Fred did things like make presentations to the Omaha Library Commission on the fossils, petrified plants, and “pre-historic relics” he collected on a trip through the western United States. On one of his 1890s travels, he brought a French woman back from Europe to live at his Vane Street hermitage. She marveled all who met her, and caused a loud squawk when Fred died. His will gave her a lot of money, and his son Francis didn’t like that. Other times, Fred enjoyed prolonged stays in Rome, Venice and other cities, too.
Parker hung around with J. Laurie Wallace a lot, and in turn both of them were associated with the Western Art Association. He also wrote a poetry book called Frondoleer.
Ending the Estate
Fred sold off a lot of the huge estate, allowing Dr. George Miller to develop the Miller Park neighborhood and his namesake contribution to the City of Omaha. Parker also sold his land to Charles Martin twice, allowing the development of Minne Lusa and the Florence Field. Fred Parker passed away in 1902.
The Bohemian friends of Fred Parker testified at the trials in support of Paulina Fraissenet after his death in 1902. They remembered the memorable night he introduced his future wife to them. They saw how pleased he was when she gave him children, who included Frank and Alex. Paulina cared and provided for Fred constantly, and he had been happy in his home and recognized her as his wife. The judge in the case awarded Frank some of the money, as well as the house and art.
Frank Parker was Fred Parker’s son. According to an Omaha World-Herald article from 1914,Frank was set to live at the mansion with his new bride after touring his extensive Florida orange groves with her. An associate of Florence’s Farmer’s State Bank and a real estate agent, he was attributed as one of Omaha’s most wealthy businessmen.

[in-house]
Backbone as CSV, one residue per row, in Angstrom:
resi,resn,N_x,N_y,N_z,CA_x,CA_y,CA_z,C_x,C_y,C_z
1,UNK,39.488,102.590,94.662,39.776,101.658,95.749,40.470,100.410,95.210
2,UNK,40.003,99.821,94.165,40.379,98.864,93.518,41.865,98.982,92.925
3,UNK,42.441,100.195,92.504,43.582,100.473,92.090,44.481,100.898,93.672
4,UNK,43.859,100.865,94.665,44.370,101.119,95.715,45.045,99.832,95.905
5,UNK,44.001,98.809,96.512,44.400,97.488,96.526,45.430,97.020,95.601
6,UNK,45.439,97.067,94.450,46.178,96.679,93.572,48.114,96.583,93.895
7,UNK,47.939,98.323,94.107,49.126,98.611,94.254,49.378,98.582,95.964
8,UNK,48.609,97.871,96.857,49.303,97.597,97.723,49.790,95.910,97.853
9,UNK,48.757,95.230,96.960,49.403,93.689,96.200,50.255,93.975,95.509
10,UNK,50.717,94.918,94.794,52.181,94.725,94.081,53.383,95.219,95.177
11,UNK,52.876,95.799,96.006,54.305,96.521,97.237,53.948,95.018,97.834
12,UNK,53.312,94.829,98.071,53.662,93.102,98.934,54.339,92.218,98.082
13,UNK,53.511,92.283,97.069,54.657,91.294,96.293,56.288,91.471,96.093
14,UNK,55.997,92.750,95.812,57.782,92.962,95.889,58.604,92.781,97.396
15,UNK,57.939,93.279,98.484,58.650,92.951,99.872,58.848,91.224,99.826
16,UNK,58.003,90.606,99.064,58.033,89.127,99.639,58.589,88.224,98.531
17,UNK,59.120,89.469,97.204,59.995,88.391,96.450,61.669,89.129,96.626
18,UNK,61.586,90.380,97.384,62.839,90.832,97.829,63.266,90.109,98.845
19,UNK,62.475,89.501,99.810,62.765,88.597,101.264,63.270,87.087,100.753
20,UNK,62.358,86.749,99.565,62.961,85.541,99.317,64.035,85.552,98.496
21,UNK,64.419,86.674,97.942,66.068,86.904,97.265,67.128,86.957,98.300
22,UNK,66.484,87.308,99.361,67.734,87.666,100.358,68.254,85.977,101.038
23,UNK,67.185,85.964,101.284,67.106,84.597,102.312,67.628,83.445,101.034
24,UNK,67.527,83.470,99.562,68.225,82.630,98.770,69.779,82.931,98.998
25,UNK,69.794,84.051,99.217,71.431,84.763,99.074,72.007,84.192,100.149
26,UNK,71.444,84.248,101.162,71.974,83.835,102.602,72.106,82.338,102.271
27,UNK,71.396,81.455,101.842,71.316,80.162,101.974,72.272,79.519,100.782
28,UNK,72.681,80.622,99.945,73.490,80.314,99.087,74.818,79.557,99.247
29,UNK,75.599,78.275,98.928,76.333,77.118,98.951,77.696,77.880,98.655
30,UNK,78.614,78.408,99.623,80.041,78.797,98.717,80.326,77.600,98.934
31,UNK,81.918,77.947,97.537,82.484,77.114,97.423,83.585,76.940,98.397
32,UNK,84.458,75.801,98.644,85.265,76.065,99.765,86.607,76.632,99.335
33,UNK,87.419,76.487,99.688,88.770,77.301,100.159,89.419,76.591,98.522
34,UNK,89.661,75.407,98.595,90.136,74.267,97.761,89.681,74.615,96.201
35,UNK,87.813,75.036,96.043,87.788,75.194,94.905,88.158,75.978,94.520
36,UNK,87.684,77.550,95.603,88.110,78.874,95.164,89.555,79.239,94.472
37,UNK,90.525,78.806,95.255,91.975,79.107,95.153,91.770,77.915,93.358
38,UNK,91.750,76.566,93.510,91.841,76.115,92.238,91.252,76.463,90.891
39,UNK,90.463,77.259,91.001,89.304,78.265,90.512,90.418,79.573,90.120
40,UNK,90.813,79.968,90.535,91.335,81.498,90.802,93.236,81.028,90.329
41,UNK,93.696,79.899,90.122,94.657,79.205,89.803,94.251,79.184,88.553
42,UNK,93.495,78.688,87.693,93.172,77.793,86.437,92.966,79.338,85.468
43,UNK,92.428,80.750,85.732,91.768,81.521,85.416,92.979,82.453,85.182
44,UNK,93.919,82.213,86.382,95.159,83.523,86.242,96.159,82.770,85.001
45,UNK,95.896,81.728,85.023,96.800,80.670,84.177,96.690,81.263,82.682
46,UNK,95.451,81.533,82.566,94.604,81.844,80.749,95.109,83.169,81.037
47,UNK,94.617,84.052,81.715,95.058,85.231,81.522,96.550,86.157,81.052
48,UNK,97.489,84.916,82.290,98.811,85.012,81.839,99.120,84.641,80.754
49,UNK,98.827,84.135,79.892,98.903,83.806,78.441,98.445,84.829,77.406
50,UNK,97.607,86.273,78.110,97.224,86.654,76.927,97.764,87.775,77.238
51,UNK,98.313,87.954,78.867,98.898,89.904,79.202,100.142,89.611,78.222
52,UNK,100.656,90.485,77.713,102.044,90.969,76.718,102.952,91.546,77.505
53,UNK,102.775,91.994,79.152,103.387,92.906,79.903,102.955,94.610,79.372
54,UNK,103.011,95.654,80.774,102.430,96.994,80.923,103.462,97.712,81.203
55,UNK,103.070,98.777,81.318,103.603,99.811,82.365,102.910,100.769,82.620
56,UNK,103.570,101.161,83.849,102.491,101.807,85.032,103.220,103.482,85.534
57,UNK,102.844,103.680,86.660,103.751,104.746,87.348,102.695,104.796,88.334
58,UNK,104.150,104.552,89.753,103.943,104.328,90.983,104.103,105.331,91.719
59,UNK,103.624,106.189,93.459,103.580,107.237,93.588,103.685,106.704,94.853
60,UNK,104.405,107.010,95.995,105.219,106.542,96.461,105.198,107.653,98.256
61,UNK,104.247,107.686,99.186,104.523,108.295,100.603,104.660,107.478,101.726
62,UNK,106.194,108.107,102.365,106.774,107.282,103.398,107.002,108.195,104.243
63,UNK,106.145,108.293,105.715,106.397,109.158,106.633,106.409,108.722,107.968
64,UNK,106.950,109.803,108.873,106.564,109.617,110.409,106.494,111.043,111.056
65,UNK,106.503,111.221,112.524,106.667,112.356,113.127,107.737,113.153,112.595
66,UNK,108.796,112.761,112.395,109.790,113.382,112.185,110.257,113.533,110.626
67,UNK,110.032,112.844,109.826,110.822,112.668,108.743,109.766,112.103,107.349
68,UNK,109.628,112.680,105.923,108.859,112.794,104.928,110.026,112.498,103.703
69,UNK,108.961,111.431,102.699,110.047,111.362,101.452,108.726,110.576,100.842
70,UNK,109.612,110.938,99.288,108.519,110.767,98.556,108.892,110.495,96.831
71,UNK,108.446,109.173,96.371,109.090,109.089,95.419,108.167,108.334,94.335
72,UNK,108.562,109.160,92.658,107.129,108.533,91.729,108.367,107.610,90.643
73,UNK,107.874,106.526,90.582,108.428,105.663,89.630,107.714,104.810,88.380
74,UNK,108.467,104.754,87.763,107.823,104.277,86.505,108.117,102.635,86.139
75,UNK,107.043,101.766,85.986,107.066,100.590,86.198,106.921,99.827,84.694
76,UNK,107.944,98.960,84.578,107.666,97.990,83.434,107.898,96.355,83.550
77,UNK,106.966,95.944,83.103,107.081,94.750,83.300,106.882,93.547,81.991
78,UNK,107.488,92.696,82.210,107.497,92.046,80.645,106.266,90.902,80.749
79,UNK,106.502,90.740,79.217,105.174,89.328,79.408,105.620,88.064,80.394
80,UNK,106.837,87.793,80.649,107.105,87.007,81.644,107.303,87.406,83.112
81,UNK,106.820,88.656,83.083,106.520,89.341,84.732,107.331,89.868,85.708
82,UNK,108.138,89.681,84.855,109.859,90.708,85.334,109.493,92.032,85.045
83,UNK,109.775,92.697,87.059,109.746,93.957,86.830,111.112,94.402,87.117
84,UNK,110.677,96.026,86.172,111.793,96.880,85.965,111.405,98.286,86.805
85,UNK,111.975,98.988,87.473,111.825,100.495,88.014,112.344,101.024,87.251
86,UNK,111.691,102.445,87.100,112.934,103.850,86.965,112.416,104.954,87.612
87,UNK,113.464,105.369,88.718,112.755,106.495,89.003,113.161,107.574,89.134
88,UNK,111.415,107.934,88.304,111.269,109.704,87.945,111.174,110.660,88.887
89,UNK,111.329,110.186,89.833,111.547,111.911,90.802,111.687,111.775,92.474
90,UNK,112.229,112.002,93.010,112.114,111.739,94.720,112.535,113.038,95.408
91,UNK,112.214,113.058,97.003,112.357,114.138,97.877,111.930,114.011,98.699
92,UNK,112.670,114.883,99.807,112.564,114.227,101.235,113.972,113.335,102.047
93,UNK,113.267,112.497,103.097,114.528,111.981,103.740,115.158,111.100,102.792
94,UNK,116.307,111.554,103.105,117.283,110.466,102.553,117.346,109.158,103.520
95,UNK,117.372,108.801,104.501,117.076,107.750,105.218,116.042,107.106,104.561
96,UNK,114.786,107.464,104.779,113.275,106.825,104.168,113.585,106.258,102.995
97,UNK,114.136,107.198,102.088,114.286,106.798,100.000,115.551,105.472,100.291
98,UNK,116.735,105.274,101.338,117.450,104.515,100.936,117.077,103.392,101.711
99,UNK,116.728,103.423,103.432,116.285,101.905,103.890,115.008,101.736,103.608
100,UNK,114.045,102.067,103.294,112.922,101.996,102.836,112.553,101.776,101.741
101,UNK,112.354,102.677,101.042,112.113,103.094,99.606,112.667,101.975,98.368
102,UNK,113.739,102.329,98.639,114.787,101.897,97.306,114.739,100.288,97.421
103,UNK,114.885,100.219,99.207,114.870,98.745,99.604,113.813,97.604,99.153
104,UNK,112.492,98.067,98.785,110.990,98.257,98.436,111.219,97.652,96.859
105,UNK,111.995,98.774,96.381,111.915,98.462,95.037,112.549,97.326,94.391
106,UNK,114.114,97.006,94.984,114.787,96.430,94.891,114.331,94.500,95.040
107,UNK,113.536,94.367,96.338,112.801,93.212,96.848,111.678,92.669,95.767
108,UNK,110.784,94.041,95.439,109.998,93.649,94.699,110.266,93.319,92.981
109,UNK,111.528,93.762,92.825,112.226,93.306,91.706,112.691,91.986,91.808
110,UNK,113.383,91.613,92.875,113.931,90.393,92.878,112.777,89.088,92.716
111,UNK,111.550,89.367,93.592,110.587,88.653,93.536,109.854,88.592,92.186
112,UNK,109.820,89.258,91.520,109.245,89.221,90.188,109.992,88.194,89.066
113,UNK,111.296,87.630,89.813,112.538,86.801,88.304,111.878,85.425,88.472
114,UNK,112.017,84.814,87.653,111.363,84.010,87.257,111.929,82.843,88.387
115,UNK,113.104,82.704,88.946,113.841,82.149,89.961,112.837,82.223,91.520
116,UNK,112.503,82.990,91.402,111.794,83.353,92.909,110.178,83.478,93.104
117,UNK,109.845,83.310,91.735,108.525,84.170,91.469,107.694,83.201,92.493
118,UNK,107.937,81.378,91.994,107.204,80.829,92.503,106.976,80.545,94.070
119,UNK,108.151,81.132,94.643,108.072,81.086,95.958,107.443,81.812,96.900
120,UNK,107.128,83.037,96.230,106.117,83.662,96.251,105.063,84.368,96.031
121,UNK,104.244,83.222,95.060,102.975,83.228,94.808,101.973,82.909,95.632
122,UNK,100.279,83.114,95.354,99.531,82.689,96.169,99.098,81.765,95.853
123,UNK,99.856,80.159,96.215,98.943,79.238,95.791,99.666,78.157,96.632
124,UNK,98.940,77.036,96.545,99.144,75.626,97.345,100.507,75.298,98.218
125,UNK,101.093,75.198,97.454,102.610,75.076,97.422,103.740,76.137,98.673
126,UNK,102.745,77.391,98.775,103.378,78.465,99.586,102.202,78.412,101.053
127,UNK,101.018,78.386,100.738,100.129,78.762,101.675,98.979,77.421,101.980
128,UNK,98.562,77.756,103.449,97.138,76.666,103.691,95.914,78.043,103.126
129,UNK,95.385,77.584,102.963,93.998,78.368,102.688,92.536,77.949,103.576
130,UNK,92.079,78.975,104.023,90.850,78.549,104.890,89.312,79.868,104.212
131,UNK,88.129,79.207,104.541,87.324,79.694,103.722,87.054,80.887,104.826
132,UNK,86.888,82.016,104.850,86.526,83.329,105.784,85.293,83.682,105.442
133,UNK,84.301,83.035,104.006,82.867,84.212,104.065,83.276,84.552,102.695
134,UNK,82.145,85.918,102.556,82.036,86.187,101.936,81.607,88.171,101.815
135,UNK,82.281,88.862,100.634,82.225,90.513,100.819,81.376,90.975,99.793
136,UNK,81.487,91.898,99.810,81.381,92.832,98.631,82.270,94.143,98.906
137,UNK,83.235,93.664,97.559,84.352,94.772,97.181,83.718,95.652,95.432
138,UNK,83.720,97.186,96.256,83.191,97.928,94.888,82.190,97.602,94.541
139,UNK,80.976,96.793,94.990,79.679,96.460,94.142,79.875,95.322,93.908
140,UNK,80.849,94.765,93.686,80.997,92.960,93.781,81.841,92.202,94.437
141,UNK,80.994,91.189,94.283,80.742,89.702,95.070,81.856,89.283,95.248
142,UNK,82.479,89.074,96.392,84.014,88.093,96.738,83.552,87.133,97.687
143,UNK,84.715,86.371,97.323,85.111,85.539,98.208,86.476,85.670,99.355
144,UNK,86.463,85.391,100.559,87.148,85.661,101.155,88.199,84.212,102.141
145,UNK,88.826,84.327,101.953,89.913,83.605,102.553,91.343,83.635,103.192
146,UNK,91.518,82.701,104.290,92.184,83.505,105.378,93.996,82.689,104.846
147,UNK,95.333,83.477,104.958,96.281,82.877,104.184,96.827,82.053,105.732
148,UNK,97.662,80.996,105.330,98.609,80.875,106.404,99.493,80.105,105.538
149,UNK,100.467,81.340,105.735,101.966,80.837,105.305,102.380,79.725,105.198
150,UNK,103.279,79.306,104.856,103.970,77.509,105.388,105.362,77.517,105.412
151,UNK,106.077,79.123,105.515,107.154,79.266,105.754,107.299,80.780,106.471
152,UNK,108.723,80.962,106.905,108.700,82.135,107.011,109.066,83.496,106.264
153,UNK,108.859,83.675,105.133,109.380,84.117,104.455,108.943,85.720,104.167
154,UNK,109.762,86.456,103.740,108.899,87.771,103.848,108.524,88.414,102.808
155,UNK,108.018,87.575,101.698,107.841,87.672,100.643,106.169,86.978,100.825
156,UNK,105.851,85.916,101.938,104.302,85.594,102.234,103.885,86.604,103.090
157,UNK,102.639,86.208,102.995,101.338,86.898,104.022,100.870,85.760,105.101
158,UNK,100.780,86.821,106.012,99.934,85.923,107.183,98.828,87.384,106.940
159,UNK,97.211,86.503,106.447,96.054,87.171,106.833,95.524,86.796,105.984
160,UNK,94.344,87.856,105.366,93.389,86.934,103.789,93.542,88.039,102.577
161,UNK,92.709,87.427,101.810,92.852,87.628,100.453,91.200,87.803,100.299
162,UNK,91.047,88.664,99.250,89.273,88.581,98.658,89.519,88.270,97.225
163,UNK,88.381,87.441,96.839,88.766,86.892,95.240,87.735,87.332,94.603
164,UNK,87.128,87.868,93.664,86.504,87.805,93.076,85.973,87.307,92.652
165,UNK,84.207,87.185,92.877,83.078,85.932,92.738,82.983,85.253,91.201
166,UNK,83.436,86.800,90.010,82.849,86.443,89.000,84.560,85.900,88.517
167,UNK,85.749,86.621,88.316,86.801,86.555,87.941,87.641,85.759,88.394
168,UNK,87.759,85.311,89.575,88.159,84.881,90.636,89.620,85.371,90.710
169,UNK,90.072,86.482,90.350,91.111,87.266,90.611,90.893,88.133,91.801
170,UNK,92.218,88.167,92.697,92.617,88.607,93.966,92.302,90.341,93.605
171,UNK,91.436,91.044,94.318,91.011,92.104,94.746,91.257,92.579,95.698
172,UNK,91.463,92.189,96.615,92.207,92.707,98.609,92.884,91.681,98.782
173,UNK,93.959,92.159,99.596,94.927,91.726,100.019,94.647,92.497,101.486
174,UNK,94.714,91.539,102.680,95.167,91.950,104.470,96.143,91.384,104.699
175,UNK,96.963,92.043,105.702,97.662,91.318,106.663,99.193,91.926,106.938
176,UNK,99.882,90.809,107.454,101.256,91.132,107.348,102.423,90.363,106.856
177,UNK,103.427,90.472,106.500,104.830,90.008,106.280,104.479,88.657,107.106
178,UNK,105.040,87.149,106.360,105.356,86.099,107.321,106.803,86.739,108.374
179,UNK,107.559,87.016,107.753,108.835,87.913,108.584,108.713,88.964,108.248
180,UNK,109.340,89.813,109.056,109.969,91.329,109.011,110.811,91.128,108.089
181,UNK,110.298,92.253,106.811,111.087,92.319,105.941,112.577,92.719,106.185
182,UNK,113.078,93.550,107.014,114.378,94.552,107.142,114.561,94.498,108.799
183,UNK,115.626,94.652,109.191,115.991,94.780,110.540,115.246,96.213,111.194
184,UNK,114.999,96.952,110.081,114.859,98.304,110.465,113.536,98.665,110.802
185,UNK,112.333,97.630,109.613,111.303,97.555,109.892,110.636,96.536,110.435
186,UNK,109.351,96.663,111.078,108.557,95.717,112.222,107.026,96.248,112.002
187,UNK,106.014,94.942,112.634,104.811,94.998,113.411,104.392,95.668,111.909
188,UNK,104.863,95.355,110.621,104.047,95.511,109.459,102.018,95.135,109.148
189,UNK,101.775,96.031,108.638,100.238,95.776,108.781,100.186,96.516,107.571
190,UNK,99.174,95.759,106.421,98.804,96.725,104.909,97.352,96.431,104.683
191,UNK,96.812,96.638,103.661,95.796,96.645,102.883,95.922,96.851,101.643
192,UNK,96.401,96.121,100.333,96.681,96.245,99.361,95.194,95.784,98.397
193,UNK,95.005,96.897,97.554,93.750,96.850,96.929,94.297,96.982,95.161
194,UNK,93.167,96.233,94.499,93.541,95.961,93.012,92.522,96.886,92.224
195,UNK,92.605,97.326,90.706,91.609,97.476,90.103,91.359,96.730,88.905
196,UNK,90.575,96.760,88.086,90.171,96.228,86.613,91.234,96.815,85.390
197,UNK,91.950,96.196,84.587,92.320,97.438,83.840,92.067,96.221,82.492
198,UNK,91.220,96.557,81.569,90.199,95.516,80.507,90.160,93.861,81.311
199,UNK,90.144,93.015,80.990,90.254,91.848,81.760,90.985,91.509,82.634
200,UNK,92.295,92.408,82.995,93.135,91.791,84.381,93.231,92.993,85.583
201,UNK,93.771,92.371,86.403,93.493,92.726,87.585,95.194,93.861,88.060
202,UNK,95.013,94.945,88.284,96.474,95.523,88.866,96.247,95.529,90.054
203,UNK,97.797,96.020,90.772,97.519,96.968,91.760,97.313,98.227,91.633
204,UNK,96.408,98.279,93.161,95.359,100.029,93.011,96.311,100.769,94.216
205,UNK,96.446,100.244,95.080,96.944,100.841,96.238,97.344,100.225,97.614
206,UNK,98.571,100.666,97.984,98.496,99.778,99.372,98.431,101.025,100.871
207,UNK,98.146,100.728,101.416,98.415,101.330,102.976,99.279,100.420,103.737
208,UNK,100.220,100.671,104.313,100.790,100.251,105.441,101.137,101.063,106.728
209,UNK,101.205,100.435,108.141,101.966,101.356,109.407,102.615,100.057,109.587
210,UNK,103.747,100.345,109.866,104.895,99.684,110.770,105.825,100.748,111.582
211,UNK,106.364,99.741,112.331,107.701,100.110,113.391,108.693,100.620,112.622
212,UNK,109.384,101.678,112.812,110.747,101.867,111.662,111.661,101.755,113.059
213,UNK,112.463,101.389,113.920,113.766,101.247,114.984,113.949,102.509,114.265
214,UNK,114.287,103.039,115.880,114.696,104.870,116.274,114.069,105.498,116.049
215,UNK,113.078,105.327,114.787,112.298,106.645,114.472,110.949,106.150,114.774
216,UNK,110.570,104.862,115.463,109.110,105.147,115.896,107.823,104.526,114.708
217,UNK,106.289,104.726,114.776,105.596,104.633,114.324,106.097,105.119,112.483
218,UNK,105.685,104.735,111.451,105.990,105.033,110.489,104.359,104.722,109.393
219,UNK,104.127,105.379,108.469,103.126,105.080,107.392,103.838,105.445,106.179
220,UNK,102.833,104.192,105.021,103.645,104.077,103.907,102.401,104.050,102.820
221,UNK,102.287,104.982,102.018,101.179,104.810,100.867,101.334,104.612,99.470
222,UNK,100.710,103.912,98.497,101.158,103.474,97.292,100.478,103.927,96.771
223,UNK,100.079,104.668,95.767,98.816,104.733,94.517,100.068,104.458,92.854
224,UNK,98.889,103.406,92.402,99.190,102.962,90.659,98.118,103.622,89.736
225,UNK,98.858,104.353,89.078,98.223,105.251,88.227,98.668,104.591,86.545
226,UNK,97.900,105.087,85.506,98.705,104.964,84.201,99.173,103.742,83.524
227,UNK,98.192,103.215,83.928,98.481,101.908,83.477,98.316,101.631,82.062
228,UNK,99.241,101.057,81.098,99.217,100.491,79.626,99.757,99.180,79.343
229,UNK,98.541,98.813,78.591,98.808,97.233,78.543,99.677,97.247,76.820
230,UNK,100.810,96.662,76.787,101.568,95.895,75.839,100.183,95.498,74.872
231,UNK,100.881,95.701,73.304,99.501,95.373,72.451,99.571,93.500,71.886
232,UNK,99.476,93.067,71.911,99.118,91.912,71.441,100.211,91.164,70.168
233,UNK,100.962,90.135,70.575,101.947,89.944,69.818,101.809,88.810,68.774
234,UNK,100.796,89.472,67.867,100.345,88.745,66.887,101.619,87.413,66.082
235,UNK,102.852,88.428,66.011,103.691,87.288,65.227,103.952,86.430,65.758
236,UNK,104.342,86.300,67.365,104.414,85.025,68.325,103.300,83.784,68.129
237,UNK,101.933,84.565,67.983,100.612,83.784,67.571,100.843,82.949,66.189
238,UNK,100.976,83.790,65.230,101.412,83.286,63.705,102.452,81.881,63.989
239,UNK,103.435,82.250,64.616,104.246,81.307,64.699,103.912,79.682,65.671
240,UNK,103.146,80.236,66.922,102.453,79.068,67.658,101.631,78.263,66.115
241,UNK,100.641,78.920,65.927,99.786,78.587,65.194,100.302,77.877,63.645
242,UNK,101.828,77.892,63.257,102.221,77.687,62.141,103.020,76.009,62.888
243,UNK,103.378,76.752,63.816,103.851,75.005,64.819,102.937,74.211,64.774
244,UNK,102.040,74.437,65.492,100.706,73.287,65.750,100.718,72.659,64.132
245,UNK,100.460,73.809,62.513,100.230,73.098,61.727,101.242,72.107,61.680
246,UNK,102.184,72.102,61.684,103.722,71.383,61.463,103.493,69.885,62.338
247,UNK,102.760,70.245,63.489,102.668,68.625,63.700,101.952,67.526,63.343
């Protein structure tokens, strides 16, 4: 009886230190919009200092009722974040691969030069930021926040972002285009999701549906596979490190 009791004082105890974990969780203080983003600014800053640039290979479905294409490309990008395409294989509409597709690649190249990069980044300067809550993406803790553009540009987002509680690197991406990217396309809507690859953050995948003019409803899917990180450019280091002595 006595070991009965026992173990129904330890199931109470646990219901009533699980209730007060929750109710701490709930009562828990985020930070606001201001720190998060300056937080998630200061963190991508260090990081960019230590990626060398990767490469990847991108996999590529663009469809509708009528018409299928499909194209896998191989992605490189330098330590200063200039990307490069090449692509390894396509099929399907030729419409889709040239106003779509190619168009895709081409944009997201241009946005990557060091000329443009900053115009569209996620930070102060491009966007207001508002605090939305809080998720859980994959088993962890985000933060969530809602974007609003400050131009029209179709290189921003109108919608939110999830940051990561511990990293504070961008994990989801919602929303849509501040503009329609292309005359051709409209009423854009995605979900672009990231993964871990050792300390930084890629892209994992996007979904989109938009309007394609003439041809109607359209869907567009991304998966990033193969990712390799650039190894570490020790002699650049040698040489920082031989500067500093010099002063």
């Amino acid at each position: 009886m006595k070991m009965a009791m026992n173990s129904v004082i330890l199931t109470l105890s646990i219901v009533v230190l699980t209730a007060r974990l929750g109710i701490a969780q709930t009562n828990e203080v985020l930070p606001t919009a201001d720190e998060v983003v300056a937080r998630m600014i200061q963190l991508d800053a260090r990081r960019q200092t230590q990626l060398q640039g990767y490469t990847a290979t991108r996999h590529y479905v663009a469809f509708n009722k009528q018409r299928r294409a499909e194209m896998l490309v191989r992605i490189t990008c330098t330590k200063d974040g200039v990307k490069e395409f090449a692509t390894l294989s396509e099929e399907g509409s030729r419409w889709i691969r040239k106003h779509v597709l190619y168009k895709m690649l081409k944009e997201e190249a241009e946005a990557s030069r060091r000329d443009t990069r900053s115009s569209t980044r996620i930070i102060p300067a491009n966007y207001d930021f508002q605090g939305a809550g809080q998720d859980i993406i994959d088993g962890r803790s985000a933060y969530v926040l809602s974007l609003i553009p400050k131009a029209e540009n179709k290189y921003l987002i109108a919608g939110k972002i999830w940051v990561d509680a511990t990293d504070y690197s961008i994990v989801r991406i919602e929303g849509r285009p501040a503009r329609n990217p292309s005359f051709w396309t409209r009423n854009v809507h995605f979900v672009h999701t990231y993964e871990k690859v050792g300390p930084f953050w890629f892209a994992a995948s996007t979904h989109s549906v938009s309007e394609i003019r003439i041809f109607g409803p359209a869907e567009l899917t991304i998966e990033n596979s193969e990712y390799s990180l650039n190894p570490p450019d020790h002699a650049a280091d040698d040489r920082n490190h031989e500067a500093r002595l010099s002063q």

By the early 1910s, the mansion was reportedly empty of life. Apparently,Frank was living elsewhere in the winter of 1920 when Mrs. George P. Bemis was found by the police nearly dead in the second floor of the large house. Alerted by gas lamps lit up in the building commonly known as empty, the police took Mrs. Bemis to the police station, revived her and took her home.
Then, in the pre-war 1930s, Frank was involved in making movies in Florence. With its tales of ghosts and secret passageways, the Parker Estate was apparently an inspiration for the movie writers. In 1931, Frank gave a grumpy interview to the Omaha World-Herald about his reasons for closing the museum and studio, claiming people had stolen his family’s art and artifacts, including his grandfather’s collection of pioneer-era scalps.
In 1942, Frank gave away his father’s printing press, a 300-pound behemoth kept in the museum for the previous 75 years. At 60-years-old, it was already an old machine when Fred bought it. Frank scrapped it as part of a World War II metal drive.
In 1945, the Parker Estate was subdivided one last time. Once the crown of a 10-acre lot, it was separated into several smaller lots and sold to builders.
Hiram Dwoskin acquired the house in the late 1940s, and split it into a four-plex. However, that didn’t fly with the City of Omaha since the neighborhood was zoned for two-plexes at most. Arguing that he’d have to wreck the historical significance of the house, Dwoskin argued to the Omaha City Council that he needed an exception. He didn’t get it though.
After being thoroughly vandalized, the house and museum were condemned in 1956. The City Council toured the wreckage in April, and soon after it was boarded up. It was demolished by December 1st of that year. The tunnels were said to be filled with debris from the building.
By 1959, the Parker Mansion was replaced with a single family ranch-style house that stands there today.